The question arises, what can be done about it? It would hardly be fair to put all the blame on the citizens and to pretend that the government is not responsible for this state of affairs. That is why we began by introducing measures designed to dramatically improve the business climate in the country. I am referring above all to the bills on taxes and deductions into off-budget funds that we have introduced. Their adoption would usher in a fundamentally new stage in the relations between government and business, marked by conscious mutual responsibility and mutual obligations. The state is introducing a flat 13% income tax, which makes business extremely lucrative and creates maximum transparency. In return, it is entitled to expect that entrepreneurs play by the rules.

Question: How do the presidential bills on the administrative reform fit into that pattern?

Vladimir Putin: You should not confuse administrative reforms and the reforms aimed at strengthening the Federation. The former are just a small part of the latter. As for the so-called “federation package,” it is fully in keeping with the logic of setting rules because each body of federal or municipal government must have not only rights, but clear responsibilities. I can cite any number of facts to prove that the state we live in is still a long way away from an ideal federation. Indeed, how do you account for the fact that some regions have been passing legislation to introduce special rules for the entry and stay of citizens or to ban the export of certain products to other regions? In some cases indigenous population was granted a special status compared with all the other Russian citizens living in the same region. And all this is taking place not in the Middle Ages or in the era of serfdom. We must urgently restore the balance and normal interaction between different levels of government.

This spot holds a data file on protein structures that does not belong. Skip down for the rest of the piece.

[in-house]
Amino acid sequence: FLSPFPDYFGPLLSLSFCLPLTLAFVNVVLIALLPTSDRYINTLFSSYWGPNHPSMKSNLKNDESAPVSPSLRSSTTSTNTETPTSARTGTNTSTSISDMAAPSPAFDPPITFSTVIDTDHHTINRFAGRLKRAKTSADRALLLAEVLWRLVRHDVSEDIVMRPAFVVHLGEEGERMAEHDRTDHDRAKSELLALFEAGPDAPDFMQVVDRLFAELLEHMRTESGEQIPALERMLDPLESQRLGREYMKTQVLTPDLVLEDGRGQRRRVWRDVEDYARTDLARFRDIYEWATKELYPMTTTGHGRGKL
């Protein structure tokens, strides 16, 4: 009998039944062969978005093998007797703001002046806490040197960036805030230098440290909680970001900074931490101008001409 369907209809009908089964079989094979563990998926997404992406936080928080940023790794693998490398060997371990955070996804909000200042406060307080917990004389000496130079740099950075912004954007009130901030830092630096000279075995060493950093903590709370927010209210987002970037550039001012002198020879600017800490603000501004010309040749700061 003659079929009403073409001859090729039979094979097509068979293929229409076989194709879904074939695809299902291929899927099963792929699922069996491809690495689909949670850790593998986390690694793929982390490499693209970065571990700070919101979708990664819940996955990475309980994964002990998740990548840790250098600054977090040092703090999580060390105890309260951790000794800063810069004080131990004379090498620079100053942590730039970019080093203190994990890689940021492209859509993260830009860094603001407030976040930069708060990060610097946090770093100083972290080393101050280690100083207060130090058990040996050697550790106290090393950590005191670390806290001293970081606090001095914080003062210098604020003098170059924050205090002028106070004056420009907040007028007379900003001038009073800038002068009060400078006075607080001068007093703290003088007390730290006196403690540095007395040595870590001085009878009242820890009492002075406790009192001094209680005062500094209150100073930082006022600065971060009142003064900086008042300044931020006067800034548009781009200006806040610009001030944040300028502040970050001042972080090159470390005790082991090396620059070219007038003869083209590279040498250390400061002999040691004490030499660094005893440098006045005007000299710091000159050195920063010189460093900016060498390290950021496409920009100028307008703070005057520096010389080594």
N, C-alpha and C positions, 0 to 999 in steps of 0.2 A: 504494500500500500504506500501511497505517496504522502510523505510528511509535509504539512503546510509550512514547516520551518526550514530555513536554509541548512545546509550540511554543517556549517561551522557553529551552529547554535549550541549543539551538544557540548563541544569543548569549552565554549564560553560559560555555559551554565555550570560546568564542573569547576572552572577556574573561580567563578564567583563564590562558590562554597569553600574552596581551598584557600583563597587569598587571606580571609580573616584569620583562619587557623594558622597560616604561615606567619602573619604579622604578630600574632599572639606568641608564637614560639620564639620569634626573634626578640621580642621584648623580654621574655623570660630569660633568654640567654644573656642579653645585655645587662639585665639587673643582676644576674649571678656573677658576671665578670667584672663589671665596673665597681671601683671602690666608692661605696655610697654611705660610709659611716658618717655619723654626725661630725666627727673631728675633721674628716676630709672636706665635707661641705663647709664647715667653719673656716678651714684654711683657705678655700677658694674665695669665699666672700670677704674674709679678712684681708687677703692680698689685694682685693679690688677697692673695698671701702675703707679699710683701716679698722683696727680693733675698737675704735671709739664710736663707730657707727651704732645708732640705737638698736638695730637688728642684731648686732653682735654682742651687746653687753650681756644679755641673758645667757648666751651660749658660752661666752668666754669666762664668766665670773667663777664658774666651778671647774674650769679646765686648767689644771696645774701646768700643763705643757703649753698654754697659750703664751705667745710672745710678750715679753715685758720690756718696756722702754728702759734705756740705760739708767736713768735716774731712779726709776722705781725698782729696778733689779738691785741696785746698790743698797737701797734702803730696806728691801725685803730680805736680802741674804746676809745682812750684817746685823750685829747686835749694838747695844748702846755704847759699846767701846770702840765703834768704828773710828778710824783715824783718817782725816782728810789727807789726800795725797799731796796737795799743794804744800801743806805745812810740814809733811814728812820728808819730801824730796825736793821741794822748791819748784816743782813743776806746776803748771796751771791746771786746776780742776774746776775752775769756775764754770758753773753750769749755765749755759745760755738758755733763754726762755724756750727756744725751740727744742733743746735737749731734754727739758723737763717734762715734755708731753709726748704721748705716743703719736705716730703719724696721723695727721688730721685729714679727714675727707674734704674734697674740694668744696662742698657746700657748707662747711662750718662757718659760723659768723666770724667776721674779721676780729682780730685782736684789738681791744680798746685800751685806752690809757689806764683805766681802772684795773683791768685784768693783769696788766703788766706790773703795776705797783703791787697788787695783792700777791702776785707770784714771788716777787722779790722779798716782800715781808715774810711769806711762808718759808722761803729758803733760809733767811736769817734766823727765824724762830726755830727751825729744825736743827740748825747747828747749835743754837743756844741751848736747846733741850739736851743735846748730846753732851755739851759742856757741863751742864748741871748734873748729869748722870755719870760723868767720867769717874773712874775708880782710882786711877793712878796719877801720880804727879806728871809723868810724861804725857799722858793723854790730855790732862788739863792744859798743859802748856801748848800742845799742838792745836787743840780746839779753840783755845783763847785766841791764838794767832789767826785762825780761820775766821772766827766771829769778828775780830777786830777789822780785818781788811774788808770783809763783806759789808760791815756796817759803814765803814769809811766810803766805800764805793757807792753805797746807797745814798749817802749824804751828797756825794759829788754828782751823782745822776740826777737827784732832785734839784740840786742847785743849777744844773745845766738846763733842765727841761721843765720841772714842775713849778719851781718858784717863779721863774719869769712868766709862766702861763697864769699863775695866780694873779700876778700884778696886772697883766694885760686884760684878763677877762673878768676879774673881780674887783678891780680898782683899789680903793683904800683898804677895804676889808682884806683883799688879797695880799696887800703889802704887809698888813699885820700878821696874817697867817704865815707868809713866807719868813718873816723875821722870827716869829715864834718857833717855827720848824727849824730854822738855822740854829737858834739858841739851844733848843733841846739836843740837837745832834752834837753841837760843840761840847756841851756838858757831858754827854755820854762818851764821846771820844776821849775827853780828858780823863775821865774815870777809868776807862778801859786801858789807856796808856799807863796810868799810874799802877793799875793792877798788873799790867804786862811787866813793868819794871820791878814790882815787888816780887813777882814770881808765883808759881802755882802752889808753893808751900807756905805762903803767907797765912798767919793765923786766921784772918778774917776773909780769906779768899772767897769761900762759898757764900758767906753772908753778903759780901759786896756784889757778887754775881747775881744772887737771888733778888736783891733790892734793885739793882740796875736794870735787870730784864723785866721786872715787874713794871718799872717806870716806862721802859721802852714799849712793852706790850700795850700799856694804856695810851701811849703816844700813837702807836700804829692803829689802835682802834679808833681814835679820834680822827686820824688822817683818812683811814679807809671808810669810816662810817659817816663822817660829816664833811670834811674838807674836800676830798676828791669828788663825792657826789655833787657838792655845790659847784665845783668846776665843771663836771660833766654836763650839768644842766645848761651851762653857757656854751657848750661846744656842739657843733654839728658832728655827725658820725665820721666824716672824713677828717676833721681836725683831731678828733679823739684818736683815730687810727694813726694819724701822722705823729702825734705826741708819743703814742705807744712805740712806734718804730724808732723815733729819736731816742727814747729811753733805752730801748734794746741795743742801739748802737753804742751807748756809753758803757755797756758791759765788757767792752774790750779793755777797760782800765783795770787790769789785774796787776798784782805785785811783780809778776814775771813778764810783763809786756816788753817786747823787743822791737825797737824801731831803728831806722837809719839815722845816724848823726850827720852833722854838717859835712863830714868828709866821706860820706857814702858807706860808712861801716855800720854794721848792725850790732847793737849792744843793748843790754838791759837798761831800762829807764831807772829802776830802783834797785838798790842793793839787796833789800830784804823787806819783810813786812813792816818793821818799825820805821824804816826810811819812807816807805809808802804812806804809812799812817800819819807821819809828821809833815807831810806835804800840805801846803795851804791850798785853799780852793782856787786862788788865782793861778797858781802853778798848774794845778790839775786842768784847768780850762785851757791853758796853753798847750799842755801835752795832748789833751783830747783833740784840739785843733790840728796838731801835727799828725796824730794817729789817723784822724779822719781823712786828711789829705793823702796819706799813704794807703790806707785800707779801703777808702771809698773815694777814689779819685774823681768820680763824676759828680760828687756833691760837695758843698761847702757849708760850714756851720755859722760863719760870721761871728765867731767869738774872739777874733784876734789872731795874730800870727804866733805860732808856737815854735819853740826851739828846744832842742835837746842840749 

Besides, there should be no more “politicking” within the government system, when some branches of power try to gain advantages over other branches. It is not right when the interests of the state take second place while corporate or personal ambitions come to the fore. It looks particularly odd when something like that happens within one branch, as is presently the case between the Federation Council and the State Duma.